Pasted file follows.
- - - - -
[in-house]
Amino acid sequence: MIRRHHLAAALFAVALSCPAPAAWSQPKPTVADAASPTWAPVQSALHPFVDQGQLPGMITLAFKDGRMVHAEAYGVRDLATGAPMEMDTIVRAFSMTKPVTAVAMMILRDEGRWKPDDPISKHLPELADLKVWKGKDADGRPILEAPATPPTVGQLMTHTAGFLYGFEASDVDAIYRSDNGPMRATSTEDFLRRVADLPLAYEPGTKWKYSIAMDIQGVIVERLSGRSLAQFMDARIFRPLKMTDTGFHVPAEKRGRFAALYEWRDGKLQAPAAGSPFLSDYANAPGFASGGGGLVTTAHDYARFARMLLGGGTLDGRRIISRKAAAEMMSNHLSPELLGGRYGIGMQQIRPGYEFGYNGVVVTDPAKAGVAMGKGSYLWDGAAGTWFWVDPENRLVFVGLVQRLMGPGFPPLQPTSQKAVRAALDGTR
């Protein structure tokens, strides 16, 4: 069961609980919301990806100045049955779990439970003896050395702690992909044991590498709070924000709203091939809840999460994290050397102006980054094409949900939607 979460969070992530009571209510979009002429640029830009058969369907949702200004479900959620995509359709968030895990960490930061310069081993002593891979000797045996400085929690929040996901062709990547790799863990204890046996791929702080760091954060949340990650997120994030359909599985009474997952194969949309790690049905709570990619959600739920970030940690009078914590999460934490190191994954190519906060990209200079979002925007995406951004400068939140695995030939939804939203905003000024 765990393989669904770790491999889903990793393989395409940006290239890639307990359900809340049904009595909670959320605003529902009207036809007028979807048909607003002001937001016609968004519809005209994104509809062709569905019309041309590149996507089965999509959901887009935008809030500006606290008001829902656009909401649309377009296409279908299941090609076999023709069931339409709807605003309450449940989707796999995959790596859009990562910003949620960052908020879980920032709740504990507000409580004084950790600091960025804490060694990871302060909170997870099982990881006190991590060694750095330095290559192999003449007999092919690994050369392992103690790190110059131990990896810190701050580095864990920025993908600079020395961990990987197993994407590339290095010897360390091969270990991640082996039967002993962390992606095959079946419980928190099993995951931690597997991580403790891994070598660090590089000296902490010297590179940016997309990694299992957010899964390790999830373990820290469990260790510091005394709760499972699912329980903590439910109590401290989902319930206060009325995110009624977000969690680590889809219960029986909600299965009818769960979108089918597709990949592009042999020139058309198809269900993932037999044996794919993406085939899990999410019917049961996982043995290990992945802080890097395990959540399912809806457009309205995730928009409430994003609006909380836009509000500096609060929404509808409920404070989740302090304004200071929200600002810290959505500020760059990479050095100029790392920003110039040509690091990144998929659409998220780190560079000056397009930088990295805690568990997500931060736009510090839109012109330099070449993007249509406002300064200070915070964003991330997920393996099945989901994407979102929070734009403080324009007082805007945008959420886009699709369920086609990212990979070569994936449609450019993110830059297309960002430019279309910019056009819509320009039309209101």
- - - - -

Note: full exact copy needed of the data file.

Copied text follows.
[in-house]
Amino acid sequence: MIRRHHLAAALFAVALSCPAPAAWSQPKPTVADAASPTWAPVQSALHPFVDQGQLPGMITLAFKDGRMVHAEAYGVRDLATGAPMEMDTIVRAFSMTKPVTAVAMMILRDEGRWKPDDPISKHLPELADLKVWKGKDADGRPILEAPATPPTVGQLMTHTAGFLYGFEASDVDAIYRSDNGPMRATSTEDFLRRVADLPLAYEPGTKWKYSIAMDIQGVIVERLSGRSLAQFMDARIFRPLKMTDTGFHVPAEKRGRFAALYEWRDGKLQAPAAGSPFLSDYANAPGFASGGGGLVTTAHDYARFARMLLGGGTLDGRRIISRKAAAEMMSNHLSPELLGGRYGIGMQQIRPGYEFGYNGVVVTDPAKAGVAMGKGSYLWDGAAGTWFWVDPENRLVFVGLVQRLMGPGFPPLQPTSQKAVRAALDGTR
């Protein structure tokens, strides 16, 4: 069961609980919301990806100045049955779990439970003896050395702690992909044991590498709070924000709203091939809840999460994290050397102006980054094409949900939607 979460969070992530009571209510979009002429640029830009058969369907949702200004479900959620995509359709968030895990960490930061310069081993002593891979000797045996400085929690929040996901062709990547790799863990204890046996791929702080760091954060949340990650997120994030359909599985009474997952194969949309790690049905709570990619959600739920970030940690009078914590999460934490190191994954190519906060990209200079979002925007995406951004400068939140695995030939939804939203905003000024 765990393989669904770790491999889903990793393989395409940006290239890639307990359900809340049904009595909670959320605003529902009207036809007028979807048909607003002001937001016609968004519809005209994104509809062709569905019309041309590149996507089965999509959901887009935008809030500006606290008001829902656009909401649309377009296409279908299941090609076999023709069931339409709807605003309450449940989707796999995959790596859009990562910003949620960052908020879980920032709740504990507000409580004084950790600091960025804490060694990871302060909170997870099982990881006190991590060694750095330095290559192999003449007999092919690994050369392992103690790190110059131990990896810190701050580095864990920025993908600079020395961990990987197993994407590339290095010897360390091969270990991640082996039967002993962390992606095959079946419980928190099993995951931690597997991580403790891994070598660090590089000296902490010297590179940016997309990694299992957010899964390790999830373990820290469990260790510091005394709760499972699912329980903590439910109590401290989902319930206060009325995110009624977000969690680590889809219960029986909600299965009818769960979108089918597709990949592009042999020139058309198809269900993932037999044996794919993406085939899990999410019917049961996982043995290990992945802080890097395990959540399912809806457009309205995730928009409430994003609006909380836009509000500096609060929404509808409920404070989740302090304004200071929200600002810290959505500020760059990479050095100029790392920003110039040509690091990144998929659409998220780190560079000056397009930088990295805690568990997500931060736009510090839109012109330099070449993007249509406002300064200070915070964003991330997920393996099945989901994407979102929070734009403080324009007082805007945008959420886009699709369920086609990212990979070569994936449609450019993110830059297309960002430019279309910019056009819509320009039309209101």